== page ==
Otto to threaten Central America with flooding, mudslides and damaging winds

Otto, currently a strong tropical storm, over the southwestern Caribbean Sea, will threaten part of Central America with flooding, mudslides and damaging winds this week.

Otto is roughly 200 miles just off the coasts of Panama, Costa Rica and Nicaragua and was beginning to drift toward the west. It became the seventh hurricane of the season Tuesday afternoon. Minor fluctuations in strength will occur prior to the system making landfall.

Otto will drift inland over Central America later this week, according to AccuWeather Hurricane Expert Dan Kottlowski.

"Steering winds will cause Otto to take a general westerly path during the middle and later part of this week, which will bring the storm inland over southeastern Nicaragua or northeastern Costa Rica around the middle of the day on Thursday," Kottlowski said.

The storm is likely to move ashore about 150 miles west of the Panama Canal.

Otto will make landfall as a strong tropical storm or a Category 1 hurricane.

Should Otto make landfall in this part of Central America, it will be the latest ever for such an occurrence, according to Kottlowski.

"If Otto makes landfall in Costa Rica as a hurricane, it will also be a first for any time of the year," Kottlowski stated. "On record, only one tropical storm made landfall in Costa Rica but never a hurricane."

Otto to threaten lives and property from Panama to Honduras, El Salvador

Seas and surf will build to dangerous levels over the southwestern Caribbean Sea.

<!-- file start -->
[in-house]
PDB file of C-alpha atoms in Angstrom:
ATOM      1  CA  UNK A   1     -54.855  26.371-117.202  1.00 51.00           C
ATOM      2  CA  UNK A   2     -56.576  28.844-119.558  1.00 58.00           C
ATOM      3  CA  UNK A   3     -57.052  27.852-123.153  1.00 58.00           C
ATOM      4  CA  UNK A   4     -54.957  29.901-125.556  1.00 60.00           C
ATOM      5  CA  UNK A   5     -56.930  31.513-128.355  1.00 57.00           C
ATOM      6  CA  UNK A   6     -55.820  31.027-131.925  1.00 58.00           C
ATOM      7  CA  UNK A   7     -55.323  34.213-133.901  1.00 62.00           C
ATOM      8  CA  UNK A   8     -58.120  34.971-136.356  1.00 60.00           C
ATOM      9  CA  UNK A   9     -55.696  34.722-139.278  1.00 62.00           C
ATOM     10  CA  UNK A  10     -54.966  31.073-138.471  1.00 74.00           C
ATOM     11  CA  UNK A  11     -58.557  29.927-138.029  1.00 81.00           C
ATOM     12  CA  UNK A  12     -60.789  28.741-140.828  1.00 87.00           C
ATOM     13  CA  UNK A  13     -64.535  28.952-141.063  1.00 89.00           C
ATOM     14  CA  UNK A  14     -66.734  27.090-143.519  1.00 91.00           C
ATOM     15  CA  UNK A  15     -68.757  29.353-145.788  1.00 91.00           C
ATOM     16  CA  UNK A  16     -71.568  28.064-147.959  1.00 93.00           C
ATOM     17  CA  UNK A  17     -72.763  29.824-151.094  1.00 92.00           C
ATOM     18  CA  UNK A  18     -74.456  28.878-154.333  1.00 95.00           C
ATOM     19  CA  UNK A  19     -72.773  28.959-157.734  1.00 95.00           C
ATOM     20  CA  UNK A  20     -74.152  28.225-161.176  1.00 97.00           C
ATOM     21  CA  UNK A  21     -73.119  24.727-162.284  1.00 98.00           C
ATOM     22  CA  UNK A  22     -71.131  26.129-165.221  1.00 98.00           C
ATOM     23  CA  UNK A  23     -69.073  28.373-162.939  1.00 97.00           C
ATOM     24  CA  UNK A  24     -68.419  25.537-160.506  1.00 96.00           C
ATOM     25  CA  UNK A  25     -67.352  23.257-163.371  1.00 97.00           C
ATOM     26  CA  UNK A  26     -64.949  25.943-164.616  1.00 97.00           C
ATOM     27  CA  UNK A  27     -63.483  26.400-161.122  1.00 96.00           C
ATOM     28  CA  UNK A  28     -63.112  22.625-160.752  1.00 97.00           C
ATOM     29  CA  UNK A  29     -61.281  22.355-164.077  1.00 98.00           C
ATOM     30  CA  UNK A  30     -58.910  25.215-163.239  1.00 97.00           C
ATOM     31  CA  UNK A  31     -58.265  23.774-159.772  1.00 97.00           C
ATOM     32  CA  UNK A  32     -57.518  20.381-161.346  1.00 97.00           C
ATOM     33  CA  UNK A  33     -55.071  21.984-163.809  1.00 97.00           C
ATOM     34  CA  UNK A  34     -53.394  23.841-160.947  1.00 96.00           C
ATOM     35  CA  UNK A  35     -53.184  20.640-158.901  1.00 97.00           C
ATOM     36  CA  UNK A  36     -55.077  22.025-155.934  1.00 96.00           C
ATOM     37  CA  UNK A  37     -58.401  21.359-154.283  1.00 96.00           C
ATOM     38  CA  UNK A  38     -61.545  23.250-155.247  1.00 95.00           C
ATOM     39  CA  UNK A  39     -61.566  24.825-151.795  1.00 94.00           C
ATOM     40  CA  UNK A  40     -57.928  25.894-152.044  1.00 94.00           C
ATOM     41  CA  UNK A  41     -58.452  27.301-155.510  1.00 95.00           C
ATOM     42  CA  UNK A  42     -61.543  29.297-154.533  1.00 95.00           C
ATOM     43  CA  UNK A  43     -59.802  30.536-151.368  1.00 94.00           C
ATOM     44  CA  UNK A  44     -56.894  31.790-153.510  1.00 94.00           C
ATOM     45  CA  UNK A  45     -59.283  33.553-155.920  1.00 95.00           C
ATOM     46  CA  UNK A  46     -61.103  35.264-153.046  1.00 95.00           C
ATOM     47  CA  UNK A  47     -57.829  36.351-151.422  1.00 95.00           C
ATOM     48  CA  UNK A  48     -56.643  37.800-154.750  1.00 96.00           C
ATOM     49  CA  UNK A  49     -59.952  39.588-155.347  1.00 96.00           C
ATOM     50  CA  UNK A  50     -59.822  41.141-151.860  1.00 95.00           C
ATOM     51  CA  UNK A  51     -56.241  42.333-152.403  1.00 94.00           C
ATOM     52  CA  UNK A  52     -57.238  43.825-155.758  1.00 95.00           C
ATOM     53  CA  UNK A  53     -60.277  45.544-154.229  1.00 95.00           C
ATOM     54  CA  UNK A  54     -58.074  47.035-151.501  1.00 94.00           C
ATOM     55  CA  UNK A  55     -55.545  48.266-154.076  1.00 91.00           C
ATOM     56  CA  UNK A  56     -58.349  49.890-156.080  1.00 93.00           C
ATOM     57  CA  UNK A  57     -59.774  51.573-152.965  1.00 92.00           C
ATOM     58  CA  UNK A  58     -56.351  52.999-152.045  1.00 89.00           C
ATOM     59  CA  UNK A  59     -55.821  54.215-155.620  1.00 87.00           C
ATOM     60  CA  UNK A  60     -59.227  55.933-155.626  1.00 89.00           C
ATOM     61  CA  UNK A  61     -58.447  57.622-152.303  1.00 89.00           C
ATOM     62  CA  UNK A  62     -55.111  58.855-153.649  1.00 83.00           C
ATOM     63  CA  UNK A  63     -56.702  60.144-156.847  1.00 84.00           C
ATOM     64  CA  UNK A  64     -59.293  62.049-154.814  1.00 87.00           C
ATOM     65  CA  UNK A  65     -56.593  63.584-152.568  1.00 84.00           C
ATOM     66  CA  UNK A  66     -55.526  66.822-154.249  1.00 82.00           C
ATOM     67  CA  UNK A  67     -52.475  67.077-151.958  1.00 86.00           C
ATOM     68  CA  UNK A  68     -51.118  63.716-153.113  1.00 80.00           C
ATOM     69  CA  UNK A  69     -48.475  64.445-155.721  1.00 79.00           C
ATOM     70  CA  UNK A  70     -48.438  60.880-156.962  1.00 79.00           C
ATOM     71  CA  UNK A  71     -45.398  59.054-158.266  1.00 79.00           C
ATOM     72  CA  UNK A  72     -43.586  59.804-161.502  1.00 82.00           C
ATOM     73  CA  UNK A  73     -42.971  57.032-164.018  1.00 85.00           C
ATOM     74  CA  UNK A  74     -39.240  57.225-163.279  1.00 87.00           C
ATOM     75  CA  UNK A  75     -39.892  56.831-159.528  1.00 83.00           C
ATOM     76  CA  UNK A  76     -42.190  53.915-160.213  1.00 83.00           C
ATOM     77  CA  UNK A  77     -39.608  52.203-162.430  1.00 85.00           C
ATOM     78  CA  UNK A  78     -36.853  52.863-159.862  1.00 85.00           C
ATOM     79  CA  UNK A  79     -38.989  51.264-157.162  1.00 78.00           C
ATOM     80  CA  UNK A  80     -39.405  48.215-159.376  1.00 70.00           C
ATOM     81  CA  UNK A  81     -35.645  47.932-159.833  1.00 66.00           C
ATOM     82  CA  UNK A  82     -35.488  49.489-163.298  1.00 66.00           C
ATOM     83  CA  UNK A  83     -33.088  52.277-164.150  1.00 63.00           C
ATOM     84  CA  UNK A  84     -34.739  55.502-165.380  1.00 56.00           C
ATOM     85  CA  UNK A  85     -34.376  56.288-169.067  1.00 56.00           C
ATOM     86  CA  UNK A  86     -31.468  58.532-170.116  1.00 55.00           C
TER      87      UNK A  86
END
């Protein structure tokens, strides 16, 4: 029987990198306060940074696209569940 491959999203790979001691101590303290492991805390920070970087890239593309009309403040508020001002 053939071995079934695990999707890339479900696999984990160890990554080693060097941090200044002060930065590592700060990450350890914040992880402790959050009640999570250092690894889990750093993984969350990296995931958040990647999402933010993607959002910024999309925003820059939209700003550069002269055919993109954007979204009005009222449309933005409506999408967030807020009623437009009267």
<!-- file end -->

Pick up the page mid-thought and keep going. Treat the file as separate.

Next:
Large ships approaching the Panama Canal should be prepared for rough seas and closely monitor the strength and path of Otto. Small craft, such as fishing vessels in the region should remain in port.

Some coastal inundation will occur near and north of the landfall of the eye.

Areas from central Panama to southern Honduras and El Salvador will be at an elevated risk for life-threatening flash and urban flooding and mudslides.

The storm has already been blamed for three deaths in Panama, the Associated Press reported. Two people were killed in landslides, while a child died after a tree fell on a car.

Winds will be strong enough near the center of the storm and in clusters of thunderstorms farther away from the center to cause sporadic property damage and power outages later this week.

Because of the slow movement of the storm, there will also be the risk of river flooding in the region.

People should not attempt to drive though flooded roads and be prepared to move to higher ground as the situation warrants.

Otto will weaken crossing the mountainous terrain of Central America.

However, the circulation center of the storm may survive into the eastern Pacific Ocean.

Over the eastern Pacific, if the old center holds on, then Otto will retain its name. However, if the center of Otto diminishes, but a new center develops, then a new name will be given to the storm.

( Source )

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